Forum for Science, Industry and Business

Sponsored by:     3M 
Search our Site:

 

Force, not light, gives MIT researchers images of cell receptors

13.06.2007
--Technique could assist in the design and testing of new drug molecules

MIT researchers have found a way to glimpse interactions between molecules on the surface of a cell.

By measuring the force generated by these cell surface interactions, the MIT team was able to image and measure the rate at which individual molecules join and separate from receptors on the cell surface. These interactions are not visible with traditional light microscopy.

"We were able to measure regions of strong intermolecular binding on the cell surfaces, which enabled us to map the locations of the receptors," said Sunyoung Lee, a graduate student in the Department of Materials Science and Engineering and lead author of a paper on the work in the June 5 issue of the Proceedings of the National Academy of Sciences.

... more about:
»Vliet »cytoskeleton »interactions »kinetics »receptor

The technique, known as functionalized force imaging, could allow researchers to better understand the strength and rates of interactions between molecular ligands outside the cell and the molecular receptors on the cell surface. These interactions play a critical role in cell growth, proliferation and differentiation. It could also assist in the design and testing of new drug molecules that bind strongly or quickly to the target cell.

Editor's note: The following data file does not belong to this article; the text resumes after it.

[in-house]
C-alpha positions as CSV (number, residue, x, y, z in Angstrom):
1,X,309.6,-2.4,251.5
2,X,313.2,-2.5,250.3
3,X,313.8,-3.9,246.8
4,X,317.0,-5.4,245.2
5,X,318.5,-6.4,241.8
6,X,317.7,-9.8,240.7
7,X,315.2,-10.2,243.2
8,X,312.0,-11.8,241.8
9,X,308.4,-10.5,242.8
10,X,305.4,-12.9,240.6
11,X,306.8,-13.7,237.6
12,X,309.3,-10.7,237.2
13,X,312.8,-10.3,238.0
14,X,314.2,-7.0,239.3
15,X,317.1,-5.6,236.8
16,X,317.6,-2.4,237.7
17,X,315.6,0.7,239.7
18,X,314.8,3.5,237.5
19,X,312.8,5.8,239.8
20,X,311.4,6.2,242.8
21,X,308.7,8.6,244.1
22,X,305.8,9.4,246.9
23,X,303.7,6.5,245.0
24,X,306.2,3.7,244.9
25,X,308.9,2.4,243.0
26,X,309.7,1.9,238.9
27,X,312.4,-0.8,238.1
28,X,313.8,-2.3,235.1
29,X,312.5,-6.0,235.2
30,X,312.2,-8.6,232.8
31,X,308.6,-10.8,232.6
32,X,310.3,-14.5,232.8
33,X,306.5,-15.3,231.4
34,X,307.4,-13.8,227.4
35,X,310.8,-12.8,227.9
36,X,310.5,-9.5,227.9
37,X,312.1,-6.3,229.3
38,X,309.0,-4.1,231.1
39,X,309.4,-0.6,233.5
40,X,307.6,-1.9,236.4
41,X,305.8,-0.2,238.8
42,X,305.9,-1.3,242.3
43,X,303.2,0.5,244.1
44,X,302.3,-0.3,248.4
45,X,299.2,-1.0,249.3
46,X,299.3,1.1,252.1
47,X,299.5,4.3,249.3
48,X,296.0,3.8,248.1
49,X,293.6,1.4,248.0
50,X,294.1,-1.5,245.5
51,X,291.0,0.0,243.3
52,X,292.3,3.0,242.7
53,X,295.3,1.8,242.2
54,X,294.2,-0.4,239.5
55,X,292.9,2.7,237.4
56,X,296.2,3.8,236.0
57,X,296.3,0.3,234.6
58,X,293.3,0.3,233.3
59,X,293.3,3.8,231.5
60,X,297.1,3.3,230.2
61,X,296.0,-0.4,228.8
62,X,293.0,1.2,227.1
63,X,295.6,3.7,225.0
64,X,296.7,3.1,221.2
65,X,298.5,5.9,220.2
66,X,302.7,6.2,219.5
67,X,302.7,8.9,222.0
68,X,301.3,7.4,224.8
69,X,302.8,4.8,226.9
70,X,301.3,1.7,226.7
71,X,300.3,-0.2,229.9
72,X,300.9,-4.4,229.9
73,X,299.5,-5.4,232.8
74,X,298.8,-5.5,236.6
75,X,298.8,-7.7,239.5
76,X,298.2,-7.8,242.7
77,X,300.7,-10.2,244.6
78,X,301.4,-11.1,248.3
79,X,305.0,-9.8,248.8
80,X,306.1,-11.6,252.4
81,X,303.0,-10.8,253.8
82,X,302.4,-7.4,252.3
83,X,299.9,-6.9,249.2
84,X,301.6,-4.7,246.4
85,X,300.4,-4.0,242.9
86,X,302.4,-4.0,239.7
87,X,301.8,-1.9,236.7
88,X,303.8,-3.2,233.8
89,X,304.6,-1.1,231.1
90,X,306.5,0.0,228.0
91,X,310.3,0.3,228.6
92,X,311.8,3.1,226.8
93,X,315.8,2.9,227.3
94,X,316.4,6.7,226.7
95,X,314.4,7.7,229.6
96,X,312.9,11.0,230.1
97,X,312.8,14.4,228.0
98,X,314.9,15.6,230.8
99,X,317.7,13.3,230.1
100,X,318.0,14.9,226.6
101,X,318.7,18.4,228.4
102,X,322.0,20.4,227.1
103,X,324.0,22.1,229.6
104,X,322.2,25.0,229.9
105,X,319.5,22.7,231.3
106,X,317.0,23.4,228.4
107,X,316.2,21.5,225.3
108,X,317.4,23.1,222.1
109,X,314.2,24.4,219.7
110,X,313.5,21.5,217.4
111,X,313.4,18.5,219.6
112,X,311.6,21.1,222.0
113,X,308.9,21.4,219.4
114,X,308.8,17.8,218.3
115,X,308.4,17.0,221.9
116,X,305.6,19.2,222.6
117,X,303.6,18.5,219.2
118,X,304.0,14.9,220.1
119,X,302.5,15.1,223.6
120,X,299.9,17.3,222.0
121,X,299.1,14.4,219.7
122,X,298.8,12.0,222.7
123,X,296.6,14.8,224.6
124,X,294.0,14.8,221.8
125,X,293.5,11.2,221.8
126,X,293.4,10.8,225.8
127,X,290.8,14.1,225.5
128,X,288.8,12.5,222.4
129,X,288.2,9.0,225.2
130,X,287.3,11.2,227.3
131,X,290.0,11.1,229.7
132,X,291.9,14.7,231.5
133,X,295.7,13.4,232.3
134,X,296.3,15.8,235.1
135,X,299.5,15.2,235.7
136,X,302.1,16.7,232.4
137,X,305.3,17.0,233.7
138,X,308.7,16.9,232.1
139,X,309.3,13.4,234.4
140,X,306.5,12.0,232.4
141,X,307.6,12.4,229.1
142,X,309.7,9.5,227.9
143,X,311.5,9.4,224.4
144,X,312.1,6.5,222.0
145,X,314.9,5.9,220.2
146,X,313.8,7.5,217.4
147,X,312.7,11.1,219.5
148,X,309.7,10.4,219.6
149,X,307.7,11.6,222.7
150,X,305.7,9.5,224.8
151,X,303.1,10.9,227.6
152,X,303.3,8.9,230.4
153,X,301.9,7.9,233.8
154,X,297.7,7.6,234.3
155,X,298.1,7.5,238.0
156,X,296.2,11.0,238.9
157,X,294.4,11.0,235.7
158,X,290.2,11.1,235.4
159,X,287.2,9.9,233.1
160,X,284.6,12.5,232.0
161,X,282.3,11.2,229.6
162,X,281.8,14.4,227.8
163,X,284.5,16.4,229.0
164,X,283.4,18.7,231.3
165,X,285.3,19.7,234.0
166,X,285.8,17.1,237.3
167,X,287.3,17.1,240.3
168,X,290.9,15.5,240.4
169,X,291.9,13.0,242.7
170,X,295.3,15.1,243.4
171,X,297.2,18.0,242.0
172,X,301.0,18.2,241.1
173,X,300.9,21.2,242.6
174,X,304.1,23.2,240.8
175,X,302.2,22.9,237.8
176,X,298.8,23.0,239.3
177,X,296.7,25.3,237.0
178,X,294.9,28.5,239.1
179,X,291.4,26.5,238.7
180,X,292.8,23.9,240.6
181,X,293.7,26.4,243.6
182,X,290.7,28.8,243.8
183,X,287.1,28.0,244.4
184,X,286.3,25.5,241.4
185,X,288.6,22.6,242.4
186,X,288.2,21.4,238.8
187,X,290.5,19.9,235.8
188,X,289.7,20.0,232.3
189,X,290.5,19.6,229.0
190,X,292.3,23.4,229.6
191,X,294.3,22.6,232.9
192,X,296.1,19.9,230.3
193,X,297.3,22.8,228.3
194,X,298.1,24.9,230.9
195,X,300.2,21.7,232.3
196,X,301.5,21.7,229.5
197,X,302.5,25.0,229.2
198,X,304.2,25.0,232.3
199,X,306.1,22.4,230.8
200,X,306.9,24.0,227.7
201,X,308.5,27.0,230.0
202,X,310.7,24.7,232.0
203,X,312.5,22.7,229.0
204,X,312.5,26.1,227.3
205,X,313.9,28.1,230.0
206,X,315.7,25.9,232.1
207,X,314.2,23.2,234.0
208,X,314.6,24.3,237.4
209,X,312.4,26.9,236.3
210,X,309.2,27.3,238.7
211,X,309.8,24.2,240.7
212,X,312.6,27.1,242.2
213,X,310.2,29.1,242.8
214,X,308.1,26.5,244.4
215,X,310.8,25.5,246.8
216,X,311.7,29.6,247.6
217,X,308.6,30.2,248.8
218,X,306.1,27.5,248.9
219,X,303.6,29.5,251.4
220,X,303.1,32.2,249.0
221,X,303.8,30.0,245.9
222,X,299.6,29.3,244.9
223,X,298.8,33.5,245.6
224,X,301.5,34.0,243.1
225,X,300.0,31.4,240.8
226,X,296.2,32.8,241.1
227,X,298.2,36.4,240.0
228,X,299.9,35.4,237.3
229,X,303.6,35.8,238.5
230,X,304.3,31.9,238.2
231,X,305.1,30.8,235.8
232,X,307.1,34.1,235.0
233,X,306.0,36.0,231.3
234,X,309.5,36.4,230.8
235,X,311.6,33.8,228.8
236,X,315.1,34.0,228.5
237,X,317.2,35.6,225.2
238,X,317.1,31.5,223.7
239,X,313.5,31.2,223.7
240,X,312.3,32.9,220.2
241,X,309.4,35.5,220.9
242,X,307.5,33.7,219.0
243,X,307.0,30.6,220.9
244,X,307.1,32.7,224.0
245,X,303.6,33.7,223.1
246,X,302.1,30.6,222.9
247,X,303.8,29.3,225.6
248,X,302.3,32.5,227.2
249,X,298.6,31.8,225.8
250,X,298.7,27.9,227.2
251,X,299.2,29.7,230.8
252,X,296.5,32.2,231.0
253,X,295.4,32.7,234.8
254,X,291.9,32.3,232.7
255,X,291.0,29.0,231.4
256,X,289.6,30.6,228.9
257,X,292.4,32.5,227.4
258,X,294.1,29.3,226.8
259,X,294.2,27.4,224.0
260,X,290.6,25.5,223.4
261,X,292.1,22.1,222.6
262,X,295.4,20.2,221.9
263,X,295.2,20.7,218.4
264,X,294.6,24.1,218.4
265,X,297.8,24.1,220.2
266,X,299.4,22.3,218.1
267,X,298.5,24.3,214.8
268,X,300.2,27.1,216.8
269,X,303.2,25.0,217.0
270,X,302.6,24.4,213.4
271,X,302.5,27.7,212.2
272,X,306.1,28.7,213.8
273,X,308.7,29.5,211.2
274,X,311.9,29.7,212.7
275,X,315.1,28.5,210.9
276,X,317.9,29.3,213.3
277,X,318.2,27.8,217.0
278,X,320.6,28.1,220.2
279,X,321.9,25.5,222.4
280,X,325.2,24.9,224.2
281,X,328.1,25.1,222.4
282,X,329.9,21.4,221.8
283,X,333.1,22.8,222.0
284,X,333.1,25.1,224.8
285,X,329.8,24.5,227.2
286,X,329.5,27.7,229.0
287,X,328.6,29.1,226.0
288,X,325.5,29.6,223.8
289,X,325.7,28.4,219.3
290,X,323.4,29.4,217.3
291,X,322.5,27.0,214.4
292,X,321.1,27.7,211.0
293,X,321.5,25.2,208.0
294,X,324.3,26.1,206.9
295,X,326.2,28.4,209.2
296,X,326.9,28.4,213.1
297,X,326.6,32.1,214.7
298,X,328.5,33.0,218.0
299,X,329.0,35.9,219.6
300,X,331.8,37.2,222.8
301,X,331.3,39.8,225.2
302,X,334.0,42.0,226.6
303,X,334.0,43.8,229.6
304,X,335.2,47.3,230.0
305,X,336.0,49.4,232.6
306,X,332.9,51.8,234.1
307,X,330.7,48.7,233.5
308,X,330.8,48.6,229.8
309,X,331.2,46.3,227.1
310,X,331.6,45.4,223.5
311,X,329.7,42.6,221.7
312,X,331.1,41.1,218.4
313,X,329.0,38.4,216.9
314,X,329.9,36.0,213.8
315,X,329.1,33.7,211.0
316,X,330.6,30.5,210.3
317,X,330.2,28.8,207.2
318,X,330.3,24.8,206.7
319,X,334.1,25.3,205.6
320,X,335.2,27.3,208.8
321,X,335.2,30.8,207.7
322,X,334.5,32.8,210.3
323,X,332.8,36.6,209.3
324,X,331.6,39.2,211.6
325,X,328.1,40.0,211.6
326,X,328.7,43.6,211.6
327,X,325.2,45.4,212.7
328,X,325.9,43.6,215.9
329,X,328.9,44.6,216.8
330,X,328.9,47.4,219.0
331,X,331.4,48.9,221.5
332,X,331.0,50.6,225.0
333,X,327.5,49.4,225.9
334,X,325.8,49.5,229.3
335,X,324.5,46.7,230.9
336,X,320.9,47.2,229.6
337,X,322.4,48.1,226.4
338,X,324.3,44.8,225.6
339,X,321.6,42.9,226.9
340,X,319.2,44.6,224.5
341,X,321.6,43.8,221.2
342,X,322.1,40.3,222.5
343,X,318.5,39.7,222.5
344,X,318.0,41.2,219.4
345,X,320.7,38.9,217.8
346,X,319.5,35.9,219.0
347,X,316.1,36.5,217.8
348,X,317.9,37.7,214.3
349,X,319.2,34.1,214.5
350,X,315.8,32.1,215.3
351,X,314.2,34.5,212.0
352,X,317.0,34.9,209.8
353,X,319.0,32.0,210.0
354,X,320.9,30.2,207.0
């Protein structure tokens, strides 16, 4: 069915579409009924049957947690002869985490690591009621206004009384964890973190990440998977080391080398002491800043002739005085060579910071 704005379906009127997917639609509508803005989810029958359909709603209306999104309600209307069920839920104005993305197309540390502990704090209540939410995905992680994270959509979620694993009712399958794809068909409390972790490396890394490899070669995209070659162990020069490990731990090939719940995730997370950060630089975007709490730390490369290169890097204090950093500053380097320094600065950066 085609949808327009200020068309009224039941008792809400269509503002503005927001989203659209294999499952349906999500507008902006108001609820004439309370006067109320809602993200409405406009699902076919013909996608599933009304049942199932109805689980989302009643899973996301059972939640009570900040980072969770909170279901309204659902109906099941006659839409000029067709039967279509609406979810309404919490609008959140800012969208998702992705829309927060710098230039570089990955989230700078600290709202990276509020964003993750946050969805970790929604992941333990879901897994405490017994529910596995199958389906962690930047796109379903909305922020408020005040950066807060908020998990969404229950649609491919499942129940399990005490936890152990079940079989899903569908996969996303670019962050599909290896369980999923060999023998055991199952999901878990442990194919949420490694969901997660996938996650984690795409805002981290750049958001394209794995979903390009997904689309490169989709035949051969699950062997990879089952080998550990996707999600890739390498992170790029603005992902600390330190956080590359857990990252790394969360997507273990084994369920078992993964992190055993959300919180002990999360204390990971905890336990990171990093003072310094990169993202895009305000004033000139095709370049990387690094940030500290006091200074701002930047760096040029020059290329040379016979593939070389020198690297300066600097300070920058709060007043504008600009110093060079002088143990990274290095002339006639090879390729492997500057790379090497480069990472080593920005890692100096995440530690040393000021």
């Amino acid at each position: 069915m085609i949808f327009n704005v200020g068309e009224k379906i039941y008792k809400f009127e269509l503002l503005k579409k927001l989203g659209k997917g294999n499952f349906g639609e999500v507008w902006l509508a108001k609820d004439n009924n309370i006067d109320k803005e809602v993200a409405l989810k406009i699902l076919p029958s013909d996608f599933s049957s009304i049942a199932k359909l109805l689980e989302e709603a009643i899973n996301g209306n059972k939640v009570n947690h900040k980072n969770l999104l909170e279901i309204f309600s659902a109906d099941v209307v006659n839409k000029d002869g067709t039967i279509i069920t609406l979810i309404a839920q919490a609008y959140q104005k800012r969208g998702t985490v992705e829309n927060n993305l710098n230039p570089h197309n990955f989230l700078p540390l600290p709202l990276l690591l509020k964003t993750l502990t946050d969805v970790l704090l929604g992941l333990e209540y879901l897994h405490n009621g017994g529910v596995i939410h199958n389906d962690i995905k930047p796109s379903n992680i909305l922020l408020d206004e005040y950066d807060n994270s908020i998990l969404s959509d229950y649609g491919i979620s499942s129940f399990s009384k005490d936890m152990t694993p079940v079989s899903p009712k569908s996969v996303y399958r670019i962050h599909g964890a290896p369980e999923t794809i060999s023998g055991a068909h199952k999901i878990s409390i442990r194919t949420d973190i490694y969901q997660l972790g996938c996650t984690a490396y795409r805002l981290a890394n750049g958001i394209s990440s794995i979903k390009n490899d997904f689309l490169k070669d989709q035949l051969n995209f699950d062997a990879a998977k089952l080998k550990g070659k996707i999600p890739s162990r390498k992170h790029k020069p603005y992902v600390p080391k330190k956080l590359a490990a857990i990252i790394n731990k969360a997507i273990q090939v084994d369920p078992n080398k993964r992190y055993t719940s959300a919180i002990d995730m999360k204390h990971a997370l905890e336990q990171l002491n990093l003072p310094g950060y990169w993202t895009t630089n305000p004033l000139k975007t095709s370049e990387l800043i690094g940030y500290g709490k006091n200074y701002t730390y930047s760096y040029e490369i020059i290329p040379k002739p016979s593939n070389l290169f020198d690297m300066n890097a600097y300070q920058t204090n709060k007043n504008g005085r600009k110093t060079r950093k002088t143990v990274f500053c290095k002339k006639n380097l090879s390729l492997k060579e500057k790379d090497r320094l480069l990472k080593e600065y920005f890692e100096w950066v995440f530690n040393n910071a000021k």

Receptors on the cell surface allow the cell to maintain constant communication with its environment-they bind to molecules that convey information about the environment and instructions telling them what functions to carry out. In this study, the researchers looked at a receptor called vascular endothelial growth factor receptor-2 (VEGFR2), which is important for the proliferation, migration and differentiation of the vascular endothelial cells that line blood vessels.

Researchers in the lab of Krystyn Van Vliet, senior author of the PNAS study, are working to understand the kinetics of cell-molecule interactions and how a cell responds to mechanical and chemical changes in its environment. These changes in function can be evidenced by the number and type of receptors displayed on their surfaces.

"You can ask specific questions about how the mechanical and chemical stimuli outside the cell generate changes in cell surfaces and structures within the cell," said Van Vliet, the Thomas Lord Assistant Professor of Materials Science and Engineering.